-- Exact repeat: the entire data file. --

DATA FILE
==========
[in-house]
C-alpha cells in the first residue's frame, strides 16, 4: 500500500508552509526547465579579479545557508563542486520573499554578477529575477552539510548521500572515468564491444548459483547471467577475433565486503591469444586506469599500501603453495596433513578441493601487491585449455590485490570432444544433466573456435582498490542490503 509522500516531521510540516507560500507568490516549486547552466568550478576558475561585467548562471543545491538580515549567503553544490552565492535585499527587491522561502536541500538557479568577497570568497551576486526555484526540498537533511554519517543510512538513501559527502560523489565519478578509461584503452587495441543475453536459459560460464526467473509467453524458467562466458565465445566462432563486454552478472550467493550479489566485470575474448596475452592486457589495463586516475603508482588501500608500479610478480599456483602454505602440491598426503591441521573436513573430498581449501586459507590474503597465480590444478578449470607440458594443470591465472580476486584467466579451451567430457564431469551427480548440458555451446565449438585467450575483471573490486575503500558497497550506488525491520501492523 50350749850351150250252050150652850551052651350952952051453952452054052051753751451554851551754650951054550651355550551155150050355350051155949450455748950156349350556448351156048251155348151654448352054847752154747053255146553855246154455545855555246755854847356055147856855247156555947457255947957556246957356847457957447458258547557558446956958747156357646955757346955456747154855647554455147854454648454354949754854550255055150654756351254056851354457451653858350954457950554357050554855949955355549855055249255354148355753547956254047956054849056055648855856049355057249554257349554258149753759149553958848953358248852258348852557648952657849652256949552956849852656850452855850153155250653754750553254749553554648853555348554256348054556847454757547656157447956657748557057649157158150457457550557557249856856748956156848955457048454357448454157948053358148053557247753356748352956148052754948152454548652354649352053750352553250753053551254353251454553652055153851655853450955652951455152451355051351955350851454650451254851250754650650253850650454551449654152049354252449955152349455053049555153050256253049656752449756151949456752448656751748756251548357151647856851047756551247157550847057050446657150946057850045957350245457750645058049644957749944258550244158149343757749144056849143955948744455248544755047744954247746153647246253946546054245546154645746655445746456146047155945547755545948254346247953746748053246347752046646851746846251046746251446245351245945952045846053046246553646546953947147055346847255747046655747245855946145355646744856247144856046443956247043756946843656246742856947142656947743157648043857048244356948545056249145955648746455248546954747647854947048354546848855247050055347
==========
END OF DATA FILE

[in-house]
C-alpha cells in the first residue's frame, strides 16, 4: 500500500508552509526547465579579479545557508563542486520573499554578477529575477552539510548521500572515468564491444548459483547471467577475433565486503591469444586506469599500501603453495596433513578441493601487491585449455590485490570432444544433466573456435582498490542490503 509522500516531521510540516507560500507568490516549486547552466568550478576558475561585467548562471543545491538580515549567503553544490552565492535585499527587491522561502536541500538557479568577497570568497551576486526555484526540498537533511554519517543510512538513501559527502560523489565519478578509461584503452587495441543475453536459459560460464526467473509467453524458467562466458565465445566462432563486454552478472550467493550479489566485470575474448596475452592486457589495463586516475603508482588501500608500479610478480599456483602454505602440491598426503591441521573436513573430498581449501586459507590474503597465480590444478578449470607440458594443470591465472580476486584467466579451451567430457564431469551427480548440458555451446565449438585467450575483471573490486575503500558497497550506488525491520501492523 50350749850351150250252050150652850551052651350952952051453952452054052051753751451554851551754650951054550651355550551155150050355350051155949450455748950156349350556448351156048251155348151654448352054847752154747053255146553855246154455545855555246755854847356055147856855247156555947457255947957556246957356847457957447458258547557558446956958747156357646955757346955456747154855647554455147854454648454354949754854550255055150654756351254056851354457451653858350954457950554357050554855949955355549855055249255354148355753547956254047956054849056055648855856049355057249554257349554258149753759149553958848953358248852258348852557648952657849652256949552956849852656850452855850153155250653754750553254749553554648853555348554256348054556847454757547656157447956657748557057649157158150457457550557557249856856748956156848955457048454357448454157948053358148053557247753356748352956148052754948152454548652354649352053750352553250753053551254353251454553652055153851655853450955652951455152451355051351955350851454650451254851250754650650253850650454551449654152049354252449955152349455053049555153050256253049656752449756151949456752448656751748756251548357151647856851047756551247157550847057050446657150946057850045957350245457750645058049644957749944258550244158149343757749144056849143955948744455248544755047744954247746153647246253946546054245546154645746655445746456146047155945547755545948254346247953746748053246347752046646851746846251046746251446245351245945952045846053046246553646546953947147055346847255747046655747245855946145355646744856247144856046443956247043756946843656246742856947142656947743157648043857048244356948545056249145955648746455248546954747647854947048354546848855247050055347